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Cloud Workspace for Streaming on

Last updated on December 30, 2020

I’ve been experimenting with streaming on with the goal of making connections, and sharing what I’ve learned. I have an issue with my home internet bandwidth which makes this tricky. There’s no way I can stream 360p@30fps on this connection, and use the internet for researching.

I want to stream even though I have bad internet, so I created a workaround. Instead of streaming video from my home computer, I stream video from a Virtual Private Server (VPS) in a datacenter.

I have done a few streams using this setup. It is imperfect, but it works!

Most budget VPS don’t have a dedicated graphics card, so I did what I could do to reduce the CPU intensive work that the VPS must perform. Here is a rundown of the setup.

Cloud Streaming Workspace Software

Ubuntu GNU/Linux

Ubuntu is the basis for the cloud workspace. It is familiar to me and I don’t have to worry about license payments. I am running a minimal window manager and desktop environment, openbox and lxqt.


I use x2go to remotely control my Cloud Streaming Workspace as if I am there. I can see the VPS’s virtual screen, and send mouse and keyboard clicks.


I use a mumble server on my cloud workspace, and a mumble client on my home computer to pipe my voice into the cloud workspace. I run another mumble client in the cloud workspace so my voice is captured by FFmpeg.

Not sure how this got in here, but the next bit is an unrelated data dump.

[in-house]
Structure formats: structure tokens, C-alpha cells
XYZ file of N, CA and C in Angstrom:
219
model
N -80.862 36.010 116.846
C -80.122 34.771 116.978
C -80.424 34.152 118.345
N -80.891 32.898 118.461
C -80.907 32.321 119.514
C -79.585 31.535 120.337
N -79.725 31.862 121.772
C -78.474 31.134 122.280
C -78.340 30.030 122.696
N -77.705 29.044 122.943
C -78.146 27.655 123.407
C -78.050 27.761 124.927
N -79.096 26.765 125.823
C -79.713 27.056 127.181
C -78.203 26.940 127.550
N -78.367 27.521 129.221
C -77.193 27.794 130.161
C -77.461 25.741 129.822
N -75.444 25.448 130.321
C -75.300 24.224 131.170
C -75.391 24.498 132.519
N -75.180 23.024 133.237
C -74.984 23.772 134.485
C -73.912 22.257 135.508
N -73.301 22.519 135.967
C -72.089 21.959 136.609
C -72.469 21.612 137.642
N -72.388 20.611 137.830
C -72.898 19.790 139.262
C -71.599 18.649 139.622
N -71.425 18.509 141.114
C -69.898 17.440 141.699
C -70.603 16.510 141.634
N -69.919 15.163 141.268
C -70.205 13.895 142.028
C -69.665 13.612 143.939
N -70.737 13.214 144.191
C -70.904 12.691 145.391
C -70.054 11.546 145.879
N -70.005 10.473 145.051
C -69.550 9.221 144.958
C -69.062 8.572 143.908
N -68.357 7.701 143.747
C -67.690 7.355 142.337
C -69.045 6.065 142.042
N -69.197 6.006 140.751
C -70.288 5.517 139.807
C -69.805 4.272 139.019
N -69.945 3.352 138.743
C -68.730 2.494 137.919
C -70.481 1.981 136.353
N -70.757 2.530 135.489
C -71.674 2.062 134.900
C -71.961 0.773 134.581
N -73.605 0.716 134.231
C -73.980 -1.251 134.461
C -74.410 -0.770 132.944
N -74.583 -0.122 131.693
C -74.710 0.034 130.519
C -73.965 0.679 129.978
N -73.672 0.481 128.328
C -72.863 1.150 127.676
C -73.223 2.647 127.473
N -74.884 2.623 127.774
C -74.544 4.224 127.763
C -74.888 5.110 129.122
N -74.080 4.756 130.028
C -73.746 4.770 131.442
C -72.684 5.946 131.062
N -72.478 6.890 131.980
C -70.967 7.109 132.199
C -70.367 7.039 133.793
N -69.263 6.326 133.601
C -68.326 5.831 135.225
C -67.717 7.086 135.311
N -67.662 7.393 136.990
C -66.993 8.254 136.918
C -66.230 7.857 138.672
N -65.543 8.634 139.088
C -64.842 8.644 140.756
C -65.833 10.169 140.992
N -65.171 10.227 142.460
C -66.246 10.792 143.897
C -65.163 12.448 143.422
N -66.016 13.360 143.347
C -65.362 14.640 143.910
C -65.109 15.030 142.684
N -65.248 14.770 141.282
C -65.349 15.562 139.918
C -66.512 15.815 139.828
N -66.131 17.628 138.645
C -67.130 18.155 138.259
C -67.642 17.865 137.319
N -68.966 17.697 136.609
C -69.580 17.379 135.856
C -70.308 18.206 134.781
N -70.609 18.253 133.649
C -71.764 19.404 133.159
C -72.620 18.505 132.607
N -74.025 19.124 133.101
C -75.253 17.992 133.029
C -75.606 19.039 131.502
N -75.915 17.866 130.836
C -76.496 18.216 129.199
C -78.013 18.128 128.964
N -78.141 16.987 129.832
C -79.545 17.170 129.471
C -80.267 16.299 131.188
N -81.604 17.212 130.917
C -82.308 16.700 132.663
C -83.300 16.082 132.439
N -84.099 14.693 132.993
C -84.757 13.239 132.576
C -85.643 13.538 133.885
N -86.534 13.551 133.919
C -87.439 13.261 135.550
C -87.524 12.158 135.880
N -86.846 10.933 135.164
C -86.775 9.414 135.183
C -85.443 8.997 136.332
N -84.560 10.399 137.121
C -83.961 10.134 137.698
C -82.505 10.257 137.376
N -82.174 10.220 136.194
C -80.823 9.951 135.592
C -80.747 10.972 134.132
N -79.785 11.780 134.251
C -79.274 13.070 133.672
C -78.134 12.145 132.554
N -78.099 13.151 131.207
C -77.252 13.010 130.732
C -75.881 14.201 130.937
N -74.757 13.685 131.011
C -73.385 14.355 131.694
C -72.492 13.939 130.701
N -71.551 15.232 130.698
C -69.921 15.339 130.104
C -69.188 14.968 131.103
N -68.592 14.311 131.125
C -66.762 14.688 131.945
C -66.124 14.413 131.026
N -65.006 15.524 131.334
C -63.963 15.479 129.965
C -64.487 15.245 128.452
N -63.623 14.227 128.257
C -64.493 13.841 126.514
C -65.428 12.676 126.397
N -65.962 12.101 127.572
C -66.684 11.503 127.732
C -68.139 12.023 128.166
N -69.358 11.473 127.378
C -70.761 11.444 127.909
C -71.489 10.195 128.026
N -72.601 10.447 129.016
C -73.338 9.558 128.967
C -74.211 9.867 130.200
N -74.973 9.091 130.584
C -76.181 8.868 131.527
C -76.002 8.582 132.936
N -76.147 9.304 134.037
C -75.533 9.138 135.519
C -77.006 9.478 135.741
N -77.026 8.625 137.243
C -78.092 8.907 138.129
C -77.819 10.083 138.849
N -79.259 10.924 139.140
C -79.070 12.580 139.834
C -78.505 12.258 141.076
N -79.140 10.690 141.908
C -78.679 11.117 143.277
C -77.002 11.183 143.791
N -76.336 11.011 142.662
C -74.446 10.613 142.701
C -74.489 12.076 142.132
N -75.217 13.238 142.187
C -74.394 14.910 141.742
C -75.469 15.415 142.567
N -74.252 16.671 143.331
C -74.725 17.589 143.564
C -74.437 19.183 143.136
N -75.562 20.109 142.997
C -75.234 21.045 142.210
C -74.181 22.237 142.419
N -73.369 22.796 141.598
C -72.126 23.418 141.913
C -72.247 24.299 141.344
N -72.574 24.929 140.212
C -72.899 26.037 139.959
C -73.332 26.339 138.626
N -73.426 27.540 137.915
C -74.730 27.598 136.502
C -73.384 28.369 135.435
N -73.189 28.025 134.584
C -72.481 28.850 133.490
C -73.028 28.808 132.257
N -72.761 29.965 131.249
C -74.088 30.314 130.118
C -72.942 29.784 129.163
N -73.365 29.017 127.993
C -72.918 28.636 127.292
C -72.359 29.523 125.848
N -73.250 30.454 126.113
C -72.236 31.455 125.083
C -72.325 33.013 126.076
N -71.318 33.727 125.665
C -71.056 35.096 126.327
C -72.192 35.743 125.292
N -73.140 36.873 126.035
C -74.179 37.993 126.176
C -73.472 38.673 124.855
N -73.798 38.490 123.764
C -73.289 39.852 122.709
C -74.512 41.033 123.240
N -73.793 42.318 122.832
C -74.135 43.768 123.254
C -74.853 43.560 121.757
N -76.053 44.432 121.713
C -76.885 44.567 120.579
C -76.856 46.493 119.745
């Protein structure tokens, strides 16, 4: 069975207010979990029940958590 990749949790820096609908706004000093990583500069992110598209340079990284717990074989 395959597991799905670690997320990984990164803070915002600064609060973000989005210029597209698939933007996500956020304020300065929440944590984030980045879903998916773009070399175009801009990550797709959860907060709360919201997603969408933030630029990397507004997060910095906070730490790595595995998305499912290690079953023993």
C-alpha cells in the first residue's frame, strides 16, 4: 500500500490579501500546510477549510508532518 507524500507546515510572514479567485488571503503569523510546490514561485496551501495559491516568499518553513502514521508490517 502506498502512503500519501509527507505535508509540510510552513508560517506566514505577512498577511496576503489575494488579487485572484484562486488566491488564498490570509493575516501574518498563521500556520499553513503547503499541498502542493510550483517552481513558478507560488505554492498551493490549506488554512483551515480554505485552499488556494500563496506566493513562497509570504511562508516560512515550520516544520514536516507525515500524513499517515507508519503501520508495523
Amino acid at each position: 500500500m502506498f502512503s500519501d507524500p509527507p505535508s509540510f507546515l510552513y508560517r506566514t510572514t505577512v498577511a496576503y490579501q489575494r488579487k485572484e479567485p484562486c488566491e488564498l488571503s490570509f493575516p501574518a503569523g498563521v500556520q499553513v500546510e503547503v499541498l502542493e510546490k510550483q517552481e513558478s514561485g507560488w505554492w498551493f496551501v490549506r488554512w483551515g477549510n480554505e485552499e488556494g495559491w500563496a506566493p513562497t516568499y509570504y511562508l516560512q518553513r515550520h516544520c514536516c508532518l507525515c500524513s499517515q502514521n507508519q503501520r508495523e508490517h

FFmpeg streams audio and video straight to Twitch, using the audio and video that is being heard/displayed on the cloud workspace.


I don’t steam much, and I’m broke. Having a VPS running 24/7 which serves a purpose only every now and then doesn’t make much sense for me. Instead of running it non-stop, I instead opted for a workspace solution which I can create and destroy on-demand. That way, I’m paying the hourly rate for only the time I need it.

Here is a look at my Ansible playbook which provisions the VPS to be a cloud workspace.


- name: Provision VPS to be a cloud streaming box
  hosts: seedbox
    - vars/secret.yml
  gather_facts: true
    - name: restart mumble
        state: restarted
        name: mumble-server.service


  - name: create user account
      state: present
      name: crispy
      password: "{{ secret_crispy_password }}"
      shell: /bin/bash
      groups: sudo
      append: yes

  - name: create home folder
      state: directory
      path: /home/crispy
      mode: '755'

  - name: create .ssh folder
      state: directory
      path: /home/crispy/.ssh
      owner: crispy
      group: crispy
      mode: '700'

  - name: copy SSH keys to workspace
      src: "{{ item.src }}"
      dest: "{{ item.dest }}"
      owner: crispy
      group: crispy
      mode: "{{ item.mode }}"
      remote_src: no
      - { src: /home/chris/.ssh/, dest: /home/crispy/.ssh/authorized_keys, mode: '0644' }
      - { src: files/, dest: /home/crispy/.ssh/, mode: '0644' }
      - { src: files/tkey, dest: /home/crispy/.ssh/tkey, mode: '0600' }

  # - name: set up ssh-agent

  - name: add x2go ppa
      repo: 'ppa:x2go/stable'
      state: present

  - name: install programs
      state: present
        - apt-transport-https